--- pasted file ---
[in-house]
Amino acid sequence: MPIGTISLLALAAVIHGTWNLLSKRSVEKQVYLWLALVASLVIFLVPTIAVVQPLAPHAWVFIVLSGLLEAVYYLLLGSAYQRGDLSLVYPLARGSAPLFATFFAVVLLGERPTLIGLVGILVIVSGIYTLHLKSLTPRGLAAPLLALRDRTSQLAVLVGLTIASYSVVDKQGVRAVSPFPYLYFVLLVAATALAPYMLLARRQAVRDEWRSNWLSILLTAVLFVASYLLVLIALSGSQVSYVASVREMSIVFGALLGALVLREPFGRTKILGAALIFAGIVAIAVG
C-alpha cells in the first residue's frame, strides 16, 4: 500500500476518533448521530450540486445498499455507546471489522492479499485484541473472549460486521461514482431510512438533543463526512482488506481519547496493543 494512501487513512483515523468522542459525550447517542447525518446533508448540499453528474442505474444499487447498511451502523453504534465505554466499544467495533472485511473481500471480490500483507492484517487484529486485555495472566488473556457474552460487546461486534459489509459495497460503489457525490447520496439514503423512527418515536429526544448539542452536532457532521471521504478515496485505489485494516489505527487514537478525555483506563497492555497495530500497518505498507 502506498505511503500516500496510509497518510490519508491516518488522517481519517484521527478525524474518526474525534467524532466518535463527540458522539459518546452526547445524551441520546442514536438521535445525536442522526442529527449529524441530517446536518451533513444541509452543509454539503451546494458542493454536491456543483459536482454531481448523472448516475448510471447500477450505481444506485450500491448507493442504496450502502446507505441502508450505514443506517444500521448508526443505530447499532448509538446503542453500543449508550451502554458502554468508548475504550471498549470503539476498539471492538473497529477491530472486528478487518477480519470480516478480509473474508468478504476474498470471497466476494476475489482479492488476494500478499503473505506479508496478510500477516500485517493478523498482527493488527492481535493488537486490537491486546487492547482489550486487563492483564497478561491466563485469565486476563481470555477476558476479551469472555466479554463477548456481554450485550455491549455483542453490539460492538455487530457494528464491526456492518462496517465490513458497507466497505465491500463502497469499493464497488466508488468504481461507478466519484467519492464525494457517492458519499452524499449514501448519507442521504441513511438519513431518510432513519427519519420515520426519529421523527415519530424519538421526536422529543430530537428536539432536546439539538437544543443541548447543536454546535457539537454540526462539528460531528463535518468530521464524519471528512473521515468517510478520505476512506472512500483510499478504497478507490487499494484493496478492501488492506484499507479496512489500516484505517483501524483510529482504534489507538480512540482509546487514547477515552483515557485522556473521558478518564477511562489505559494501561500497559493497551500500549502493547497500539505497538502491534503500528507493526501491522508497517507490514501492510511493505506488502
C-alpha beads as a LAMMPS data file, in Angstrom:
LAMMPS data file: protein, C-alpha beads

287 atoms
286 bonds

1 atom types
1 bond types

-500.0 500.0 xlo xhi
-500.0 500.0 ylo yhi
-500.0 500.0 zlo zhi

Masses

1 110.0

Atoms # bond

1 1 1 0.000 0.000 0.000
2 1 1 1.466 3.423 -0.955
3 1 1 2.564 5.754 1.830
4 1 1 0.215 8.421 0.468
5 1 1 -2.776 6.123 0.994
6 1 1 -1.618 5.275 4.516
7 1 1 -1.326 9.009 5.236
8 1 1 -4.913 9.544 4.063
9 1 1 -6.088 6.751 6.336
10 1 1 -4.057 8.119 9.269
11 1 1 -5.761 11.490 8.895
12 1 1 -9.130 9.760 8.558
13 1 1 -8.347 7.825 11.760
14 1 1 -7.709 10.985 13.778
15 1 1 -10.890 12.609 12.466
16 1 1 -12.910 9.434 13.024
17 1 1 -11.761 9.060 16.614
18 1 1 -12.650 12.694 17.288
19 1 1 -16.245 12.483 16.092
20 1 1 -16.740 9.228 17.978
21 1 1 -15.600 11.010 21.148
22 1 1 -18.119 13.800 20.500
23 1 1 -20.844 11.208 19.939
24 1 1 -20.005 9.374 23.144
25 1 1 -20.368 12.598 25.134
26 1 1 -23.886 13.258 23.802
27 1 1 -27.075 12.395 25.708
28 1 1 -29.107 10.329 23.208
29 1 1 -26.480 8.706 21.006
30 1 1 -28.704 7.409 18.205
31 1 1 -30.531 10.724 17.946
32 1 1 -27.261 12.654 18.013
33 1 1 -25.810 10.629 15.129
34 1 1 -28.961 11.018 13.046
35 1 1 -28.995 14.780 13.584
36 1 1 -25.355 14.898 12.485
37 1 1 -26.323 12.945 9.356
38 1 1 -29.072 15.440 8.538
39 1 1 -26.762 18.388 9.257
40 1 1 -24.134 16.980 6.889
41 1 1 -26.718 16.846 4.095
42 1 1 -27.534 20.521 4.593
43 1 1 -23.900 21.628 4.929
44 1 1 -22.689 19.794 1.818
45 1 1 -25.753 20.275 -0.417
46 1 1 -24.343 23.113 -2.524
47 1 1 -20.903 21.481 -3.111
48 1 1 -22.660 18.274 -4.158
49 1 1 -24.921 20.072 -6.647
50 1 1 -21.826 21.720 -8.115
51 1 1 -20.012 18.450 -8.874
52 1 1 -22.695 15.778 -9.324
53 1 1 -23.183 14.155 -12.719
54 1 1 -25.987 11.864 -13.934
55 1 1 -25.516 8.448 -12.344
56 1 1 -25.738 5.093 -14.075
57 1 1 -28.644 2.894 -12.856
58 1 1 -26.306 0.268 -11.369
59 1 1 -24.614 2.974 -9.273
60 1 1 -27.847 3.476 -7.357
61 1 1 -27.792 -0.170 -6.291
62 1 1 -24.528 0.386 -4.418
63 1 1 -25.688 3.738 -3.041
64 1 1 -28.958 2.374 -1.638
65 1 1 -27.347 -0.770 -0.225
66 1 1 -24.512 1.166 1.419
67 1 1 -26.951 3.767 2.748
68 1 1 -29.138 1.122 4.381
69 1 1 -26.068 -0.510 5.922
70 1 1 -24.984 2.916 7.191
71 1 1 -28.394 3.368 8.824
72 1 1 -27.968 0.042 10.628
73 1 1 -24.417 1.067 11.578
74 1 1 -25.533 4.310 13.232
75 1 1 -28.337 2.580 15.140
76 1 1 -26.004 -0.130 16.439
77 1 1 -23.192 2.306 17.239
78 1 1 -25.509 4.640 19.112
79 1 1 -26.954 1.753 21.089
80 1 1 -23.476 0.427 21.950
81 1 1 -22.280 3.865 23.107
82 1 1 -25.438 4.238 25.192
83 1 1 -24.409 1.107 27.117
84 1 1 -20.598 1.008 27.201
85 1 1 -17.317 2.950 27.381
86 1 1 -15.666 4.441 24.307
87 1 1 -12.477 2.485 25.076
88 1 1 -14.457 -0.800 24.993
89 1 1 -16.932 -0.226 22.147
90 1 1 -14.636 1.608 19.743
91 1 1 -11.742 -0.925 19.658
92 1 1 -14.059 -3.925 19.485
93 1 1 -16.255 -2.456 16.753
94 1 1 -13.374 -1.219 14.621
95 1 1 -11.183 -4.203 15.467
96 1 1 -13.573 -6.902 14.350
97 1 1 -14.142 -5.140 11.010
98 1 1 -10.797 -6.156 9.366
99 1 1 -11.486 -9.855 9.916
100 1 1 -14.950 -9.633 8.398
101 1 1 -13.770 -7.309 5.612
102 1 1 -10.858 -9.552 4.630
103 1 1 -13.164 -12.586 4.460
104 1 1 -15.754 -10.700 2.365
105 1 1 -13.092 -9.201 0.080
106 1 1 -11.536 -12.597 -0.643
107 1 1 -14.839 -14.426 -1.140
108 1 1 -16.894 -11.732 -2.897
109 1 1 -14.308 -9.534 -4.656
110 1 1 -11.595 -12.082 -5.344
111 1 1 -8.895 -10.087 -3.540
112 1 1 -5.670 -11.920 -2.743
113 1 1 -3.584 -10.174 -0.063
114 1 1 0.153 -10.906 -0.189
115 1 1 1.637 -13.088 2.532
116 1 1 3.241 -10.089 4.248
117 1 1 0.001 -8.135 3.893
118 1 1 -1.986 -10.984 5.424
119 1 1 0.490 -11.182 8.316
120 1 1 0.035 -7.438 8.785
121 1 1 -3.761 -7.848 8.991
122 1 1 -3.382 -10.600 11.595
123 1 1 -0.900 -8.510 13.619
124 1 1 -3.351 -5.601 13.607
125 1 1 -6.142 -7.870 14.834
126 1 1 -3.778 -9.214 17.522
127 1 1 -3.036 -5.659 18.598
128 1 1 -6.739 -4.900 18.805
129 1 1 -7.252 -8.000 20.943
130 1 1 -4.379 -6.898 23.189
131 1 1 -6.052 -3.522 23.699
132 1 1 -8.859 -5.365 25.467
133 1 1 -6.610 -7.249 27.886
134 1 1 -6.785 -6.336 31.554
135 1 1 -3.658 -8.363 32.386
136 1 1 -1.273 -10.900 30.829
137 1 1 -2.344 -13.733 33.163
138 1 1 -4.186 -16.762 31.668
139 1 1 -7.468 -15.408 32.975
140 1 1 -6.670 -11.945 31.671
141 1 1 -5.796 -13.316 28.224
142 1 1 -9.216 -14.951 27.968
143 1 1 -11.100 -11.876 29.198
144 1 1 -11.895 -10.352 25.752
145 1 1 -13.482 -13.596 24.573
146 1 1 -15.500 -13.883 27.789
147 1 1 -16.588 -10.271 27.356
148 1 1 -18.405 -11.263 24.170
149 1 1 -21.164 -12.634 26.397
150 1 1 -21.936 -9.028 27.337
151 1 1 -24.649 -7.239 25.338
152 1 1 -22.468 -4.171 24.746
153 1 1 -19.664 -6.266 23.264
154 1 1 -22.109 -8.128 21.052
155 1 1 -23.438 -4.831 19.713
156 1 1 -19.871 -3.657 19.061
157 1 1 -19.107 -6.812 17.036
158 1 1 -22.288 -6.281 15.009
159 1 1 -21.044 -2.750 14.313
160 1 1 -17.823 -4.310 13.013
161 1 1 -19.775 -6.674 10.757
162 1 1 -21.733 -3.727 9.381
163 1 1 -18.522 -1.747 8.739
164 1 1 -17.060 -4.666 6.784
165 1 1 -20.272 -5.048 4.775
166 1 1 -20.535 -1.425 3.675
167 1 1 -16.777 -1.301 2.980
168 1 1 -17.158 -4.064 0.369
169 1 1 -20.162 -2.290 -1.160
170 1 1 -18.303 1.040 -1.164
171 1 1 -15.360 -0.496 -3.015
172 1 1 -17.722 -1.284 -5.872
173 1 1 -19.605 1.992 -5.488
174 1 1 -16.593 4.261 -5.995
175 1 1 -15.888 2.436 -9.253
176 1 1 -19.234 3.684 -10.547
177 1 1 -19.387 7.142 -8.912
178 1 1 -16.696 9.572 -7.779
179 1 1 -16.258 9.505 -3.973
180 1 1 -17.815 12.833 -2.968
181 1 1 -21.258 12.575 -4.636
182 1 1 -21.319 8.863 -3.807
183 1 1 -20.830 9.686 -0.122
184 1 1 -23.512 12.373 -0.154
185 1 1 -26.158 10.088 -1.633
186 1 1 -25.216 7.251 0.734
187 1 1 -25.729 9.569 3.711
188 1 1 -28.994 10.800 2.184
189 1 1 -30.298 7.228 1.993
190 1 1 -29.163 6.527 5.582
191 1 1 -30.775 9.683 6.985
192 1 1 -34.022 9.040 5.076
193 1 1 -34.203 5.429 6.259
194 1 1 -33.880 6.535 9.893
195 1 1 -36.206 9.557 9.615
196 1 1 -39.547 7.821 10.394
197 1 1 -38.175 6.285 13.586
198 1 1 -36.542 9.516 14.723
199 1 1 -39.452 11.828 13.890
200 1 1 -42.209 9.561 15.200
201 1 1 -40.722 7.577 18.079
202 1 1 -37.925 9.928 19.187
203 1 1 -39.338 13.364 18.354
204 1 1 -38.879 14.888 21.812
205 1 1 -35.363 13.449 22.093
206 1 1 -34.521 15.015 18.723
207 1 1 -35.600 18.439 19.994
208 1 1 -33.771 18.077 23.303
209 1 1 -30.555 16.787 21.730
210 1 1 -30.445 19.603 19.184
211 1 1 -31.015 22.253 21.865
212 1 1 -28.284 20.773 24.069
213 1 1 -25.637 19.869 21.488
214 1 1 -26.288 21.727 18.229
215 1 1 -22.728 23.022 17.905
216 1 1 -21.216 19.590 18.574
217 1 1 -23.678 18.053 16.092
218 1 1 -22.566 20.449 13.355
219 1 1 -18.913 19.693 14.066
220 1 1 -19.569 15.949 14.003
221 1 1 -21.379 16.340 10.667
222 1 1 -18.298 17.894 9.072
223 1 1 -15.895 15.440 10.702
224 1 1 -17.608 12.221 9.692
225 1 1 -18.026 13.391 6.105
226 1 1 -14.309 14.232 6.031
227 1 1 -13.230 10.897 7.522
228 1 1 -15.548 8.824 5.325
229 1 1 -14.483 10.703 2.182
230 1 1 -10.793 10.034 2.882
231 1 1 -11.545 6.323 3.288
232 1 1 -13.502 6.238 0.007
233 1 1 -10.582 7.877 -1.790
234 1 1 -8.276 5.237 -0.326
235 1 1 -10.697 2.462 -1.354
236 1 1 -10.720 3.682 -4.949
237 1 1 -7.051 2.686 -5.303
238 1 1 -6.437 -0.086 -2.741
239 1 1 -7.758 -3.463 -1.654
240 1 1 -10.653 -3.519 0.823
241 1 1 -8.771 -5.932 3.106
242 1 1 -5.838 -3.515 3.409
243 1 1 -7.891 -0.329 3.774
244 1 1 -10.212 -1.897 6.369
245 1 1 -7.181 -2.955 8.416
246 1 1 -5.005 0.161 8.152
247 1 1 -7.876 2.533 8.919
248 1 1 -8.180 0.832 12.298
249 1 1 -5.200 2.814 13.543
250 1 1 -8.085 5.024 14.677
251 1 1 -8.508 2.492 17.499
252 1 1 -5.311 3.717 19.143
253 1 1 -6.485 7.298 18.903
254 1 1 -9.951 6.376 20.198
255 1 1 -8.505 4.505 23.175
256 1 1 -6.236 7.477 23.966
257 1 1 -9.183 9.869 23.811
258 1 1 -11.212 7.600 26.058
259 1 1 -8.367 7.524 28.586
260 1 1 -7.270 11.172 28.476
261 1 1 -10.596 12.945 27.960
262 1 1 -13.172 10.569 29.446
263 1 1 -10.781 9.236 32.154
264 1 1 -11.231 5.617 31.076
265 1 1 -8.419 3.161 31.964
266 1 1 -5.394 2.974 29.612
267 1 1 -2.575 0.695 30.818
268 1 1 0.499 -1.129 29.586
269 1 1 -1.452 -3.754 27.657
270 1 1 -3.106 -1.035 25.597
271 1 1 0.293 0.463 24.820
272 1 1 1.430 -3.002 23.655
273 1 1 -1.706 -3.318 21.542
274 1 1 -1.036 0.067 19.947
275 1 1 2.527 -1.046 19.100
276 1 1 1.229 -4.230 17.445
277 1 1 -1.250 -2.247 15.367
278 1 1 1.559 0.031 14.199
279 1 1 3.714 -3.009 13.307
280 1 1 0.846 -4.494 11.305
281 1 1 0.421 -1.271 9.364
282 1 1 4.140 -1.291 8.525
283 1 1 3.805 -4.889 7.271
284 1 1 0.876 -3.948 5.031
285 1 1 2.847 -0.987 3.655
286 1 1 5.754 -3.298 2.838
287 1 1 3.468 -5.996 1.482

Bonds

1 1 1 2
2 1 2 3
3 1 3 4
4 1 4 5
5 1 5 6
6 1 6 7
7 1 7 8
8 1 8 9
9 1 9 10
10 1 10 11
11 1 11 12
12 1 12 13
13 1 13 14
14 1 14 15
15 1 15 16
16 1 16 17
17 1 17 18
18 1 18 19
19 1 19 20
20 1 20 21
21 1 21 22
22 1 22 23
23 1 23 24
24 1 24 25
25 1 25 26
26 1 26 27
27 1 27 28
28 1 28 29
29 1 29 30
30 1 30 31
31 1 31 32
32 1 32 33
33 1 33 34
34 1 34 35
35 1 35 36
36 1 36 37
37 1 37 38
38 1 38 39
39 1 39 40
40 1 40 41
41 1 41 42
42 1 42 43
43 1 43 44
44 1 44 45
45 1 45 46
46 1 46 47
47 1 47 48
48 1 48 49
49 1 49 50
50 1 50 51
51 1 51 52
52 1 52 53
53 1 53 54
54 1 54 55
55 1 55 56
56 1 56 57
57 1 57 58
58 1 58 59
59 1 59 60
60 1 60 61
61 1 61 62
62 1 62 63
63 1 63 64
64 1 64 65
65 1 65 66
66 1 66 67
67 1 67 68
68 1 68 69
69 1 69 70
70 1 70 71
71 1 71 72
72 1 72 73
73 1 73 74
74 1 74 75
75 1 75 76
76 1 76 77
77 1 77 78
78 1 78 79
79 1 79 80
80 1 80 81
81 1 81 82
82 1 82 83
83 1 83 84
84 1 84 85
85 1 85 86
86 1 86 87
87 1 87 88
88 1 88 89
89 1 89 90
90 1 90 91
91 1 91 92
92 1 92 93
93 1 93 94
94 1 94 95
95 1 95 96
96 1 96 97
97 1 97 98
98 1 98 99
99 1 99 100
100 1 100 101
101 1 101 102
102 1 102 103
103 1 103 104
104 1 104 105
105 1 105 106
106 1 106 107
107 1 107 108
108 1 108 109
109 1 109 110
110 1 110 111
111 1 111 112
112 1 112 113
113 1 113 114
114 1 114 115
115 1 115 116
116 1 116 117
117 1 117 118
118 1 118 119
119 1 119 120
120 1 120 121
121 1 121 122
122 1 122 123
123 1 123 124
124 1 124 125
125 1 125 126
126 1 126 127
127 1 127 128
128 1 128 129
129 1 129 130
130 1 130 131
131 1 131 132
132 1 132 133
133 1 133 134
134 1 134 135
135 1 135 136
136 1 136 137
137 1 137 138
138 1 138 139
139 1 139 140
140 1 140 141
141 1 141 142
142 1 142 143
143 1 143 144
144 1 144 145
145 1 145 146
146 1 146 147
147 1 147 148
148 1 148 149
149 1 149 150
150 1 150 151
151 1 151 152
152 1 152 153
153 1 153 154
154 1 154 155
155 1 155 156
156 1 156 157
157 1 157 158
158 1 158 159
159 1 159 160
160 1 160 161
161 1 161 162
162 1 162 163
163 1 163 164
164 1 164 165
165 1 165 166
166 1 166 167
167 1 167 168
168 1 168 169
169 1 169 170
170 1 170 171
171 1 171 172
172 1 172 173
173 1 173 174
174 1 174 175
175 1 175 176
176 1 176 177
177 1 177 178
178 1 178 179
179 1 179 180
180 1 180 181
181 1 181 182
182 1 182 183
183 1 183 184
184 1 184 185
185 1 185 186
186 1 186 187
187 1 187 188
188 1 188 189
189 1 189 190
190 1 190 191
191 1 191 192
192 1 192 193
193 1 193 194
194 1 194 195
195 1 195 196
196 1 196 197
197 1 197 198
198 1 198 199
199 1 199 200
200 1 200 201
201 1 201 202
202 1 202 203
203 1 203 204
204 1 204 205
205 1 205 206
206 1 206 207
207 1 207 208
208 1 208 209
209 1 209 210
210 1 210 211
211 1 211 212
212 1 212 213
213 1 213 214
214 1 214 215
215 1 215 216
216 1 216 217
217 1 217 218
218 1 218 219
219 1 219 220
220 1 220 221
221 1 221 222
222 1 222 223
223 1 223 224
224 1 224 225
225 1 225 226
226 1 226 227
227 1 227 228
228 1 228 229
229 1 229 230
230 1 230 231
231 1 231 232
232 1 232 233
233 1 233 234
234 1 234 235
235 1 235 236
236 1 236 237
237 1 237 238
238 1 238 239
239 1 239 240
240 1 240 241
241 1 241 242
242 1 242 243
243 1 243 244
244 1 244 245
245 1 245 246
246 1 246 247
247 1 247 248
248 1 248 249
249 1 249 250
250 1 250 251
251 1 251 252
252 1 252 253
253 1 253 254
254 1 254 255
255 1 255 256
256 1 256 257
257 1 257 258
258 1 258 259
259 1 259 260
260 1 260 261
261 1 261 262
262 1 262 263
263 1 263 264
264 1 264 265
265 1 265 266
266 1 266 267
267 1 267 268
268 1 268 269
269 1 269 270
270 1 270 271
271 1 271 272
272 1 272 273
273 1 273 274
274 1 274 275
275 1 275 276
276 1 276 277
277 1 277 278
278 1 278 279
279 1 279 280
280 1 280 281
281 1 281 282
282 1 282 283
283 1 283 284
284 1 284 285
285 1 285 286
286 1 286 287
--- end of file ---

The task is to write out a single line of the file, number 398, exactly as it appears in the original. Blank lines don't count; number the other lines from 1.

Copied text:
95 1 95 96